Good news for seed potato growers. After collecting data for 4 years, the trained disease-search algorithm appears to be able to recognize diseased plants. This emerged during the practical demo this summer, which was well attended by partners, growers en trading houses connected to the AGROS project.
High scores in recall and precision
In recent years (up until 2023) all kinds of images of plants have been collected by so-called RGB camera’s. These were mainly images of plants of different breeds with Erwinia infection and various viruses. A portion of these images was used to train and test an artificial intelligence (AI) disease-search algorithm under different conditions. The results appear promising.
The disease-search algorithm was able to achieve a recall score of 0.86 in the Erwinia infected plants. This means that 86% of the diseased plants were found. With a precision score of 0.96 (96% of the plants were correctly classified as diseased or healthy), this score was also high. In virus-infected plants the recall score was 0.97 and the precision score 1.00 (2022). A year earlier the precision score was 0.80
Tests in plots with other varieties did not yet score optimally
In 2023, images were also recorded at locations other than just at WUR Field Crops in Lelystad. For example, images of about 200 different varieties were recorded in a field at the Dutch General Inspection Service (NAK). When the algorithm was tested on these images, the results were slightly lower. 97% of healthy plants were classified as healthy, but 36% of diseased plants were not classified as diseased.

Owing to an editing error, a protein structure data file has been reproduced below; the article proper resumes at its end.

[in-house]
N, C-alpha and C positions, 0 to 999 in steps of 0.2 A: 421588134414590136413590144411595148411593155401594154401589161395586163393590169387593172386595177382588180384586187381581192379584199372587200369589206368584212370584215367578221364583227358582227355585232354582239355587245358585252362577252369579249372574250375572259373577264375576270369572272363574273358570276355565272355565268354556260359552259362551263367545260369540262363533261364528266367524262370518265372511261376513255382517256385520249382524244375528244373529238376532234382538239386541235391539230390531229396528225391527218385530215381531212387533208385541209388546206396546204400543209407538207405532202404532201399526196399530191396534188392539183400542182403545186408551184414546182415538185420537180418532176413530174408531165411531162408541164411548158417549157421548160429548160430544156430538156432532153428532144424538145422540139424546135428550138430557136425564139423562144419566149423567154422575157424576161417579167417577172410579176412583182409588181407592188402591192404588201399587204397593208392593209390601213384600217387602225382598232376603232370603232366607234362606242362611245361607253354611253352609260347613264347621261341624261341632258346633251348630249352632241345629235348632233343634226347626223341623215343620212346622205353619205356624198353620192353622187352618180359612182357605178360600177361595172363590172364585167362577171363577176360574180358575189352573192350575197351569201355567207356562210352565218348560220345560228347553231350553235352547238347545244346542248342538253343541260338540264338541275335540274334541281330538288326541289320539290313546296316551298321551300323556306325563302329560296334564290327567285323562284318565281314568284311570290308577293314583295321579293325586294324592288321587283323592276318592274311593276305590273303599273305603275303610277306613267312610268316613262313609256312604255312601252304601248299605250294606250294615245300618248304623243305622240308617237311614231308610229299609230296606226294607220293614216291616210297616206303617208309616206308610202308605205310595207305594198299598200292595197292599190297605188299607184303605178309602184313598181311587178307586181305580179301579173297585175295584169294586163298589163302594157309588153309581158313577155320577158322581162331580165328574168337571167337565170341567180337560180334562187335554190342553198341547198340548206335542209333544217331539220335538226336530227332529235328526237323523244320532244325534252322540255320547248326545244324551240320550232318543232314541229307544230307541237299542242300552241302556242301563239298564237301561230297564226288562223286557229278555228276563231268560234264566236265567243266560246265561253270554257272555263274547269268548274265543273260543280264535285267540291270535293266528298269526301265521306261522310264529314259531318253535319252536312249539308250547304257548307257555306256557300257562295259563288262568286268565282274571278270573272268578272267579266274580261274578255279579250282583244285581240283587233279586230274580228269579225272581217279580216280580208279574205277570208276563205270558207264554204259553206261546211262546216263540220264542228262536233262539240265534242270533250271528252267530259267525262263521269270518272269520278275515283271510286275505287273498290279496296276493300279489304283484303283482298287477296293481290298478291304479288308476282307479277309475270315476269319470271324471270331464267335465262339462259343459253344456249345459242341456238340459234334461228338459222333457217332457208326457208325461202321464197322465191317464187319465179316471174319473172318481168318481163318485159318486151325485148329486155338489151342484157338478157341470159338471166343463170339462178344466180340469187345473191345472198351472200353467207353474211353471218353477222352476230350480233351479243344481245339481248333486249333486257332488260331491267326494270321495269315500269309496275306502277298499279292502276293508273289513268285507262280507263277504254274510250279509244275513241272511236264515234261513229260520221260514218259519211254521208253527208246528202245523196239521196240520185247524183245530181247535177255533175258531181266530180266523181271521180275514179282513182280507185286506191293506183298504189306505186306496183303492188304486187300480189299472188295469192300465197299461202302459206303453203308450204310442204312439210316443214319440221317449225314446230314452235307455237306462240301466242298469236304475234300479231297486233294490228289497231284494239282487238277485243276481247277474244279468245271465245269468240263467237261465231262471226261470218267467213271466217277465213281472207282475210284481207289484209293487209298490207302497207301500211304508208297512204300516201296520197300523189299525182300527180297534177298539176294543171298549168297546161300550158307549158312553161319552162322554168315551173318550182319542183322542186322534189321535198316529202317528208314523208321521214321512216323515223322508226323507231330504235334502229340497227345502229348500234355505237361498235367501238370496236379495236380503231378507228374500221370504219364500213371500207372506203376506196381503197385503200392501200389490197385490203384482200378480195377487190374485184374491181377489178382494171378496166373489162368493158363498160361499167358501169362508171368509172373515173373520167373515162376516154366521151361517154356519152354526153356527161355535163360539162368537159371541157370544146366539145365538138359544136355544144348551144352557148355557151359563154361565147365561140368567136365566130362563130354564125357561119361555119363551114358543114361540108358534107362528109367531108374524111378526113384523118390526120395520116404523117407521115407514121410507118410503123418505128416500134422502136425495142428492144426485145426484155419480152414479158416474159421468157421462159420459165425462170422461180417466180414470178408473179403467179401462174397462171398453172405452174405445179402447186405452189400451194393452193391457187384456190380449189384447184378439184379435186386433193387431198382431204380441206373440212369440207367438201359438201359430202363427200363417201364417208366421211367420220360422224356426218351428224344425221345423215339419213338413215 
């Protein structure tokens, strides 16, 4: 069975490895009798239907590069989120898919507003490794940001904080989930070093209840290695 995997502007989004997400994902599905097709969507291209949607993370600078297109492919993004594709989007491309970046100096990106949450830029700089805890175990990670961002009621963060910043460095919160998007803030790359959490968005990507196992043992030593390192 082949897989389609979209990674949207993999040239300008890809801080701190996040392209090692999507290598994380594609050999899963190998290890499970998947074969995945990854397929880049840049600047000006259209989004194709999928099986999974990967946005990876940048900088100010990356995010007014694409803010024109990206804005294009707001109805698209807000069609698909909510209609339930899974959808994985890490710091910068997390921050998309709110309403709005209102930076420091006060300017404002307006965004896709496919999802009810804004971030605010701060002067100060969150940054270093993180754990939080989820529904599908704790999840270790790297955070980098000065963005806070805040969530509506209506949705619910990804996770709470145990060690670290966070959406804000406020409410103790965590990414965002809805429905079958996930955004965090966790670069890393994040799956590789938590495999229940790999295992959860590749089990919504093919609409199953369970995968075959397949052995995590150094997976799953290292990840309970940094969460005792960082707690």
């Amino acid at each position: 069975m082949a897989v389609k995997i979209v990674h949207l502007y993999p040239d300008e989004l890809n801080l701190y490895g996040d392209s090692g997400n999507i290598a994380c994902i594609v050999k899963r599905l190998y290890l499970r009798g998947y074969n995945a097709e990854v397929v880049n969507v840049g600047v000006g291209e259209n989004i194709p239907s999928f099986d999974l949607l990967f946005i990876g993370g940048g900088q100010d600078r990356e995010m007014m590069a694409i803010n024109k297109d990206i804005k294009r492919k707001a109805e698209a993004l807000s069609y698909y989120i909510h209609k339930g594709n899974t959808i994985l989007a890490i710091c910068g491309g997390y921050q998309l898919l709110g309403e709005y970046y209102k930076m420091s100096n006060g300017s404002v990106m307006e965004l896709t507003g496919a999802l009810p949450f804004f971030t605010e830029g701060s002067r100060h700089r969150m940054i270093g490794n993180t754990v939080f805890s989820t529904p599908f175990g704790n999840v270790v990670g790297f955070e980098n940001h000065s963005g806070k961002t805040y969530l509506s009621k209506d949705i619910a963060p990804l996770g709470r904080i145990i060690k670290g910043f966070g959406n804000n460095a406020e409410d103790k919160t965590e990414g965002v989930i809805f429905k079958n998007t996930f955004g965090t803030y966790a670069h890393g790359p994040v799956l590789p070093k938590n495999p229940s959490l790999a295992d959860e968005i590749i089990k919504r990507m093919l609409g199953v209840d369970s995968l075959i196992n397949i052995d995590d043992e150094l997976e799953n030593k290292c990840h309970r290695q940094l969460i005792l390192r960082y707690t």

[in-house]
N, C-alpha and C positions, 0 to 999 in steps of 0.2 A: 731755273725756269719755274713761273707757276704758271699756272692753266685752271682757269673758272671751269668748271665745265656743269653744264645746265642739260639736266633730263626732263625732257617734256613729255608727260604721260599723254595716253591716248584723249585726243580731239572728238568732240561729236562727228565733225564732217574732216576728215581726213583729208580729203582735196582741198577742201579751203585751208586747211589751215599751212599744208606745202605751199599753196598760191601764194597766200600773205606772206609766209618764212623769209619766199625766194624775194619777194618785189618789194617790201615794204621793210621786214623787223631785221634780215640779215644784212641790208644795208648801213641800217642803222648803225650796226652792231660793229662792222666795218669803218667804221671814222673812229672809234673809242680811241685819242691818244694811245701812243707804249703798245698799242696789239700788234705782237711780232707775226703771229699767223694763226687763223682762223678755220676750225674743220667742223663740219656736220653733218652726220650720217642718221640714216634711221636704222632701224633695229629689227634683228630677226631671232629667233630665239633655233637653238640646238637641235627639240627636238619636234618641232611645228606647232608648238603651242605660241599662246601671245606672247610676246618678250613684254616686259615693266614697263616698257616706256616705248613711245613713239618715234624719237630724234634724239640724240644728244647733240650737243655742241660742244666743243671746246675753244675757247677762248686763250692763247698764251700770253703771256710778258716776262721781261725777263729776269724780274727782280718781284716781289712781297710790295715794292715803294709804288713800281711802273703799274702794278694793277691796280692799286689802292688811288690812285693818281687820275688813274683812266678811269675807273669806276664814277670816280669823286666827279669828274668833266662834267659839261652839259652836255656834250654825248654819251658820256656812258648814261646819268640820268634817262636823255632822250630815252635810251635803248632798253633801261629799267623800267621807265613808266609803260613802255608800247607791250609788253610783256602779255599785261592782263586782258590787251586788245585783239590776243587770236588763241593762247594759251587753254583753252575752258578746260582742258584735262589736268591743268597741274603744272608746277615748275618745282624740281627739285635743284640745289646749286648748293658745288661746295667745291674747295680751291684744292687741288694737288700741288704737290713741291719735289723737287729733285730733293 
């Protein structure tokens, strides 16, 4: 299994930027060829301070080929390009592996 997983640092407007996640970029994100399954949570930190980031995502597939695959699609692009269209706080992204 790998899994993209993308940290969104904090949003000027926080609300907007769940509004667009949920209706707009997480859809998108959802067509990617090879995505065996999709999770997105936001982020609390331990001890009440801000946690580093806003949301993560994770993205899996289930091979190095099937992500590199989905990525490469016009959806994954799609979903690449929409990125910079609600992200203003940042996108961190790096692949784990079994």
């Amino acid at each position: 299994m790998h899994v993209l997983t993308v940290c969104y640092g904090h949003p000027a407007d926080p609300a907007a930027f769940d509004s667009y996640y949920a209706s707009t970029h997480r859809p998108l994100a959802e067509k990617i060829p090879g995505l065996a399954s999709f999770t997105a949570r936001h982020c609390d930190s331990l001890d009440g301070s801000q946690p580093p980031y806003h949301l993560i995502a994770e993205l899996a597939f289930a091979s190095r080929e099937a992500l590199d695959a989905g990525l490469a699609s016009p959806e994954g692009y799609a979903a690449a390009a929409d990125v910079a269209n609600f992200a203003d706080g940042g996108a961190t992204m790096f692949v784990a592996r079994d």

More research and working towards a commercial application
The above picture was confirmed in last summer’s field demonstration. Participants could see – in real time – how a plant was rated. The parties present drew the conclusion that it is now important to work quickly towards a commercial application. Those present also indicated the need for further research into generalizing the algorithm (seeing if the algorithm works well in more varieties and under various conditions). Growers also urged more research on finding diseased plants as early as possible. This is expected to contribute greatly to preventing further infection of a field.